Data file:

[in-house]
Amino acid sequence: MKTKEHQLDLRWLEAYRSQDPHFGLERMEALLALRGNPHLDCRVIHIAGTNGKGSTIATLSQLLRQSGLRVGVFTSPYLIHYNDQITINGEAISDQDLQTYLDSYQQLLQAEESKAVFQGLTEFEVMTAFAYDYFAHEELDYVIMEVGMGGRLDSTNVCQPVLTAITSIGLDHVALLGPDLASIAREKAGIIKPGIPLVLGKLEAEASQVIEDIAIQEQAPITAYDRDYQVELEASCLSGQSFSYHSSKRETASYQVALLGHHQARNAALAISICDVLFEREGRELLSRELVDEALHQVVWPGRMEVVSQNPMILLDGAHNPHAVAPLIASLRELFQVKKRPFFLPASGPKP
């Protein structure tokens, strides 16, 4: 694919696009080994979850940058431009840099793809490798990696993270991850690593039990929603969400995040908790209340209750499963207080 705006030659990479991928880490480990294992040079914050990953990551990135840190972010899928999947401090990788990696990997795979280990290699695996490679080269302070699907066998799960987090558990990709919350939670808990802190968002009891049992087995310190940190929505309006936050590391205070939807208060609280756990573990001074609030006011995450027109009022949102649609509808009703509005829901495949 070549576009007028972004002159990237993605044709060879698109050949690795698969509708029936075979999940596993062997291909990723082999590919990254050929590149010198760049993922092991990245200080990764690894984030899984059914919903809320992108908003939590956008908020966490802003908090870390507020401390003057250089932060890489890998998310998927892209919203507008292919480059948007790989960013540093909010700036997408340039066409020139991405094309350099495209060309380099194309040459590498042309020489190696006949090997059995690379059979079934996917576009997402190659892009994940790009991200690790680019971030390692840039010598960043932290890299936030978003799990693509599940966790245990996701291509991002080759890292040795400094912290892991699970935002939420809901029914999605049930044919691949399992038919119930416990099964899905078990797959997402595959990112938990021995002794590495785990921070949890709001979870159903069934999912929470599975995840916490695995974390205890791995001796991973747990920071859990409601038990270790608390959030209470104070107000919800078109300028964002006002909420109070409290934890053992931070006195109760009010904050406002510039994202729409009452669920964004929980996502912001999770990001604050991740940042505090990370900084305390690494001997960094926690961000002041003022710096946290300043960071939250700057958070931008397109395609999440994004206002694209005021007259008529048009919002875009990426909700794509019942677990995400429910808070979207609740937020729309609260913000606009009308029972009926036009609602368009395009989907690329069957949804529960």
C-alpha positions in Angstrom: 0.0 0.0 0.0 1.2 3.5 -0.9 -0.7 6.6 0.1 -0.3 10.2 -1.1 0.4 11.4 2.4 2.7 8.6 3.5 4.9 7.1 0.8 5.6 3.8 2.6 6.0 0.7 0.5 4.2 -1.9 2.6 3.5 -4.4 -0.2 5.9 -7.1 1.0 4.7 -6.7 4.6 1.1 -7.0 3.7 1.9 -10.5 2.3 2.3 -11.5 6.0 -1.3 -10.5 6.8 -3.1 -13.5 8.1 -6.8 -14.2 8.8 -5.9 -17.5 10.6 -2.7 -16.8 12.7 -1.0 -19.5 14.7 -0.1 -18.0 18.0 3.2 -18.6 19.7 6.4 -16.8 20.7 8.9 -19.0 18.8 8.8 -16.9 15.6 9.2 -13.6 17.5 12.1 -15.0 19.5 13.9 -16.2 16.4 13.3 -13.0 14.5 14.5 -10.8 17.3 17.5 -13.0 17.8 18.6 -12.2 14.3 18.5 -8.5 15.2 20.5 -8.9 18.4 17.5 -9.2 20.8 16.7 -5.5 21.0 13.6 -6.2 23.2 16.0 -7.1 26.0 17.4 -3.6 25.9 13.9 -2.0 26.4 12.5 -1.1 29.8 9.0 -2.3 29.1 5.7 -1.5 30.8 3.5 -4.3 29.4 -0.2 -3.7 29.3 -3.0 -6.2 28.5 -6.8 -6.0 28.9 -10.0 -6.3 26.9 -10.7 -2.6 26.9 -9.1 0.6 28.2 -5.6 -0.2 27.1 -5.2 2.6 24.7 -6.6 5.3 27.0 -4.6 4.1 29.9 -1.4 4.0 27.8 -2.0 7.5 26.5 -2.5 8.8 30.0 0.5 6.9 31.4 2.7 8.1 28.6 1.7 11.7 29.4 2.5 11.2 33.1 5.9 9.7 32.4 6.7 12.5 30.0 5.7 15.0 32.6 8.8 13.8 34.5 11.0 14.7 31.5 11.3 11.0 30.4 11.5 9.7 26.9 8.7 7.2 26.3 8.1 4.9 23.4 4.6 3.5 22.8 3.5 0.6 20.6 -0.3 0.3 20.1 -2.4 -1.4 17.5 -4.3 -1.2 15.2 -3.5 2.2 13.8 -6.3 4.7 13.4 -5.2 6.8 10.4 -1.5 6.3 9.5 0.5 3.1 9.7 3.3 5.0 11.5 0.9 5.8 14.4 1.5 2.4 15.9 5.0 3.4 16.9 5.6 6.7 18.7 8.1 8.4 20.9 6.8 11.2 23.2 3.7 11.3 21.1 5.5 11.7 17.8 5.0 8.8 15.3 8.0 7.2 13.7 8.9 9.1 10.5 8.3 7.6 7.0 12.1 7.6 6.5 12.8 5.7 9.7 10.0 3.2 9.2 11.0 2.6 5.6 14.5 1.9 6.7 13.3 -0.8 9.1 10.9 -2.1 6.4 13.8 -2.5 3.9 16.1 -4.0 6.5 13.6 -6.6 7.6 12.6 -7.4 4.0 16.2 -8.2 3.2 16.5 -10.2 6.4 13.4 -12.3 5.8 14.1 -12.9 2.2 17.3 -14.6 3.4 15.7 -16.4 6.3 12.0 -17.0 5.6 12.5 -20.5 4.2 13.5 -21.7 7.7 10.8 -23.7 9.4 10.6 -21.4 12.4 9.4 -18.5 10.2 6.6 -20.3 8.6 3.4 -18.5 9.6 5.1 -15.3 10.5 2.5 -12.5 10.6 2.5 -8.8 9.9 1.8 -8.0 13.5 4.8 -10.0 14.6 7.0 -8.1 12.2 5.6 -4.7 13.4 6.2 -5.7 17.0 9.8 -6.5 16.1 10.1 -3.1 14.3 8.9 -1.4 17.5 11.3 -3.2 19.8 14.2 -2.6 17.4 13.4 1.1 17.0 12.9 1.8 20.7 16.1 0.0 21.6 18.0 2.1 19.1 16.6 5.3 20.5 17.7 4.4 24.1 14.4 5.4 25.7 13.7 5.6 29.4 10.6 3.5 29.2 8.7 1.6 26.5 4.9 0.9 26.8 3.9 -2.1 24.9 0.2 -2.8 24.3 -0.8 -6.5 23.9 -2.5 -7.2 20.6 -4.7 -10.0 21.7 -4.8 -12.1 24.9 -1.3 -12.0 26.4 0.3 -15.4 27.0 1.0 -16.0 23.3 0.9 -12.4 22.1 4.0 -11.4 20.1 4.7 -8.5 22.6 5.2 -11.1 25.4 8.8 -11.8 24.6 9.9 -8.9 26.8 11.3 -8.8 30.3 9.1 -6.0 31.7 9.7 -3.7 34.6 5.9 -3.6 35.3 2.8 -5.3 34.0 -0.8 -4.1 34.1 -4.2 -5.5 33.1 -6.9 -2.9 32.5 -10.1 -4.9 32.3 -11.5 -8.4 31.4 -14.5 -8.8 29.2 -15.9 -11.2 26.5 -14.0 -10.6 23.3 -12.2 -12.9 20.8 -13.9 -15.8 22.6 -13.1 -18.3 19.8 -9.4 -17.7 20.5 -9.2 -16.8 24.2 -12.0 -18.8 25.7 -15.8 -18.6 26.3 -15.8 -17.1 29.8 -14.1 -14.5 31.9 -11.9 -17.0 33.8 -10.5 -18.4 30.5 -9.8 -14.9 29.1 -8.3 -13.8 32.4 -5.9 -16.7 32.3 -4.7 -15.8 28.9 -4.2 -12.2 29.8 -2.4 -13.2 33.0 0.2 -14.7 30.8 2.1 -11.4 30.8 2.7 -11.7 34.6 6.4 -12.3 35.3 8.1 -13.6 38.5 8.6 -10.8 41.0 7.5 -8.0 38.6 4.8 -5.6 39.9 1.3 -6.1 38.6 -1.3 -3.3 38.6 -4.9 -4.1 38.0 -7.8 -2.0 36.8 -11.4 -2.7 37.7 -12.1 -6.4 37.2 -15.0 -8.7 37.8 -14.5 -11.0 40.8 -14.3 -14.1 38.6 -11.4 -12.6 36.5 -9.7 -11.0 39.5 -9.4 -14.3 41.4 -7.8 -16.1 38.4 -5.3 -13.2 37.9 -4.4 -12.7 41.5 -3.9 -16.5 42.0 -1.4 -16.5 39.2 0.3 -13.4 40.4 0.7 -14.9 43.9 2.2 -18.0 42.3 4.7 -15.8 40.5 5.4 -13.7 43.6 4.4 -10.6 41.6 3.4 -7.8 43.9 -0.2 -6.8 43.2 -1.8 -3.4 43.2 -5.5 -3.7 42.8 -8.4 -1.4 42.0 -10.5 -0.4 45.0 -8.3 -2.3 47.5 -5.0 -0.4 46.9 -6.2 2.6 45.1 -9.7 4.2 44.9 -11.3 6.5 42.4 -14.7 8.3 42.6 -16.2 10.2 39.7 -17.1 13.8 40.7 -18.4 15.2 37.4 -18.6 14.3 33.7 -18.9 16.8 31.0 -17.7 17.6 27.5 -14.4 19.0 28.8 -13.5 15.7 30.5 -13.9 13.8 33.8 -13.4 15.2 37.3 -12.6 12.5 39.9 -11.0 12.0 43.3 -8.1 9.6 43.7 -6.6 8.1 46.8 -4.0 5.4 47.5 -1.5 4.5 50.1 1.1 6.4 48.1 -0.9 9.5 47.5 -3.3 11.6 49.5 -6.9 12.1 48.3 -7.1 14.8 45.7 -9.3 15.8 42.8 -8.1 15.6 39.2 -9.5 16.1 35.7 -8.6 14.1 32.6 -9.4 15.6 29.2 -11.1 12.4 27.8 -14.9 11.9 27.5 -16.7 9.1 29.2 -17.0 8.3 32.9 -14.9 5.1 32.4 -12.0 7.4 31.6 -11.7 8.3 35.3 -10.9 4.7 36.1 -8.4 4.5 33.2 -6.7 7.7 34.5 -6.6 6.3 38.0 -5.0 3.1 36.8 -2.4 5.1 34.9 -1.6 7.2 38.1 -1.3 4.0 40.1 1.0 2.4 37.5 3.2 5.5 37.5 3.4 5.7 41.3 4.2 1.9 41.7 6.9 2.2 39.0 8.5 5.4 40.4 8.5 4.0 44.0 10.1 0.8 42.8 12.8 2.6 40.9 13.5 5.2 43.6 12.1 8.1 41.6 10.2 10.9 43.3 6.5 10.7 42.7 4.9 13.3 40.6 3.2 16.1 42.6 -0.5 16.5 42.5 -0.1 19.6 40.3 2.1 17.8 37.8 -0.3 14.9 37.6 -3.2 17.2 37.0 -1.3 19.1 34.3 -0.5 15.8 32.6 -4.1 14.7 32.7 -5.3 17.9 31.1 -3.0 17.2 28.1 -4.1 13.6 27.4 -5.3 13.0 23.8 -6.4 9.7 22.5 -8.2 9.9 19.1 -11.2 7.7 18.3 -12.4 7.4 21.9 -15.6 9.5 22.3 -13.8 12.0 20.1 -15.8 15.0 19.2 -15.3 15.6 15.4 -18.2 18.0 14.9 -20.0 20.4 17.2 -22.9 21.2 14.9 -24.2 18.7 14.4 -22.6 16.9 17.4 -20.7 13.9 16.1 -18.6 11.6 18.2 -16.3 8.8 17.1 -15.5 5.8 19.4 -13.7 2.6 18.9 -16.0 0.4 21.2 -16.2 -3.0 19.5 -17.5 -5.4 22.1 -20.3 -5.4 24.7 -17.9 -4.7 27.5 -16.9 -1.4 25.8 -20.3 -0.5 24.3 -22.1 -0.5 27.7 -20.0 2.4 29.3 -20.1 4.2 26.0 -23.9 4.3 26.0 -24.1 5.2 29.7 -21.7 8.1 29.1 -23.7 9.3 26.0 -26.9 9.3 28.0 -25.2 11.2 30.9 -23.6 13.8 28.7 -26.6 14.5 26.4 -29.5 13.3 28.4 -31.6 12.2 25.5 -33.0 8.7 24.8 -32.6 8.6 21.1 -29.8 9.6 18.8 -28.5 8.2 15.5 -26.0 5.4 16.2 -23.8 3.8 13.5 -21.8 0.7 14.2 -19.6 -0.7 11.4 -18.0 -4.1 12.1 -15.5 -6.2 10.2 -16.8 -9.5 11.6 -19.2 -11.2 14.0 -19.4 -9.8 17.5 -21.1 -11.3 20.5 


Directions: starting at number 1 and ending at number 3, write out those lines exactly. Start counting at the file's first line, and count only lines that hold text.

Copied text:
[in-house]
Amino acid sequence: MKTKEHQLDLRWLEAYRSQDPHFGLERMEALLALRGNPHLDCRVIHIAGTNGKGSTIATLSQLLRQSGLRVGVFTSPYLIHYNDQITINGEAISDQDLQTYLDSYQQLLQAEESKAVFQGLTEFEVMTAFAYDYFAHEELDYVIMEVGMGGRLDSTNVCQPVLTAITSIGLDHVALLGPDLASIAREKAGIIKPGIPLVLGKLEAEASQVIEDIAIQEQAPITAYDRDYQVELEASCLSGQSFSYHSSKRETASYQVALLGHHQARNAALAISICDVLFEREGRELLSRELVDEALHQVVWPGRMEVVSQNPMILLDGAHNPHAVAPLIASLRELFQVKKRPFFLPASGPKP
């Protein structure tokens, strides 16, 4: 694919696009080994979850940058431009840099793809490798990696993270991850690593039990929603969400995040908790209340209750499963207080 705006030659990479991928880490480990294992040079914050990953990551990135840190972010899928999947401090990788990696990997795979280990290699695996490679080269302070699907066998799960987090558990990709919350939670808990802190968002009891049992087995310190940190929505309006936050590391205070939807208060609280756990573990001074609030006011995450027109009022949102649609509808009703509005829901495949 070549576009007028972004002159990237993605044709060879698109050949690795698969509708029936075979999940596993062997291909990723082999590919990254050929590149010198760049993922092991990245200080990764690894984030899984059914919903809320992108908003939590956008908020966490802003908090870390507020401390003057250089932060890489890998998310998927892209919203507008292919480059948007790989960013540093909010700036997408340039066409020139991405094309350099495209060309380099194309040459590498042309020489190696006949090997059995690379059979079934996917576009997402190659892009994940790009991200690790680019971030390692840039010598960043932290890299936030978003799990693509599940966790245990996701291509991002080759890292040795400094912290892991699970935002939420809901029914999605049930044919691949399992038919119930416990099964899905078990797959997402595959990112938990021995002794590495785990921070949890709001979870159903069934999912929470599975995840916490695995974390205890791995001796991973747990920071859990409601038990270790608390959030209470104070107000919800078109300028964002006002909420109070409290934890053992931070006195109760009010904050406002510039994202729409009452669920964004929980996502912001999770990001604050991740940042505090990370900084305390690494001997960094926690961000002041003022710096946290300043960071939250700057958070931008397109395609999440994004206002694209005021007259008529048009919002875009990426909700794509019942677990995400429910808070979207609740937020729309609260913000606009009308029972009926036009609602368009395009989907690329069957949804529960």